After 14 years at Washington State, Mike Price could have remained in Pullman as a revered figure until he retired. But calling Alabama the "premier coaching job in the nation," the 56-year-old was presented with an opportunity he simply could not turn down. Price becomes the 25th head coach of the Crimson Tide--the sixth man to hold the job since Coach Paul W. Bryant retired.
Price carries the reputation of something of an offensive guru, specializing in developing big-time quarterbacks. Drew Bledsoe (New England Patriots and Buffalo Bills) and Ryan Leaf (formerly of the San Diego Chargers) earned big money in the NFL, after playing for Price. And current Cougar QB Jason Gesser is projected to make it to "the League" as well.
Located in the Southeast corner of the state--just miles from the Idaho line--Washington State is easily the toughest job in the PAC-10 conference. Far removed from the Pacific coastline, Pullman's winters are both brutal and long. State's athletic facilities lag behind other conference schools, and in fact they still share some resources with the University of Idaho located nearby. The WSU campus is two hours from the nearest Interstate and almost 300 miles from the state's population centers to the West.
Washington State's stadium holds less than 40,000 fans, and despite Price's recent success the Cougars struggle to sell it out on a regular basis. WSU's athletic budget is the lowest in the PAC-10, and their coaching salaries also suffer. With incentives, Price earned $900,000 this season, but his base salary was $500k. There was no buyout clause in his contract.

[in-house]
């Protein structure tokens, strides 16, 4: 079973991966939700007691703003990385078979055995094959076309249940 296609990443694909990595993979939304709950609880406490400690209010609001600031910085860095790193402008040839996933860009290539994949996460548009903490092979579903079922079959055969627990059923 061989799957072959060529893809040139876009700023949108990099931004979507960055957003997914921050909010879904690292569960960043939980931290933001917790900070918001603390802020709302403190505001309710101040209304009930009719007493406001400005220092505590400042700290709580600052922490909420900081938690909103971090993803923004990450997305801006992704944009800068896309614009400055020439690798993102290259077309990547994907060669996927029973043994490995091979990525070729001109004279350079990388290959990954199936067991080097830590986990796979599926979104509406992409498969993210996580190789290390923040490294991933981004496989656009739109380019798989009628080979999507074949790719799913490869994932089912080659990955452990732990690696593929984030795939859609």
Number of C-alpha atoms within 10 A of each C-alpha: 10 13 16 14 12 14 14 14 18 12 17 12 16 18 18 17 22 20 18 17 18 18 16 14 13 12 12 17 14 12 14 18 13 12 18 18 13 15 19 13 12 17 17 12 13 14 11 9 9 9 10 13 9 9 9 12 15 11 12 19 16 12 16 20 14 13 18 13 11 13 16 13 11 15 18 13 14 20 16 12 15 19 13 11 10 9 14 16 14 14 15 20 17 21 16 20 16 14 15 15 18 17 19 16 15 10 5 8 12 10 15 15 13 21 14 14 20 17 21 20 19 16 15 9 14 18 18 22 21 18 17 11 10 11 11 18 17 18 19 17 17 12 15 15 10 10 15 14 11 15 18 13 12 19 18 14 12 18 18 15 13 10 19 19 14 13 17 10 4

Because of location and past history, recruiting to Washington State is extremely tough. Most seasons the Cougars have no more than 75 initially-scholarshipped athletes on their team, though Price has made a habit of finding walk-ons that can contribute. Price has a well-deserved reputation for evaluating high school talent and developing the athlete once he gets to campus.
Price has taken his Cougar teams to five bowl games, including two Rose Bowls--unheard of success at Washington State. Including this season, Price and WSU have gone to more Rose Bowls in the past six years than Washington, UCLA and Southern Cal combined.
The job that Price has done in the PAC-10 at Washington State can be compared to Bill Snyder at Kansas State in the Big 12. Both schools were perennial doormats before Price/Snyder took over. But with talent and hard work the two men have turned the tables on their more prominent and far more wealthy conference rivals.
Like Snyder, Price has a reputation for out-coaching his opponent.
Friendly and plain-spoken in person, Price is well-liked by his players. But he also carries a reputation as a disciplinarian, willing to stick to his principals even when it can hurt his team's on-the-field chances. This season two of his athletes, a cornerback and safety, got into a fight in the Cougar locker room. One player came away with a broken jaw. Price suspended the other man, a starter and defensive co-captain, and held him out of action until the injured man could return.
Over the past six seasons, Washington State is 40-30, including 10-2 in 2001 and (so far) 10-2 this season. Price's overall record with the Cougars is 83-77. Before taking over at WSU, Price was 46-44 at Weber State.
Currently ranked 7th by the Associated Press, Price's Washington State teams have finished in the Top 25 four other times. The Cougars finished 1997 ranked 9th and were ranked 10th in 2001.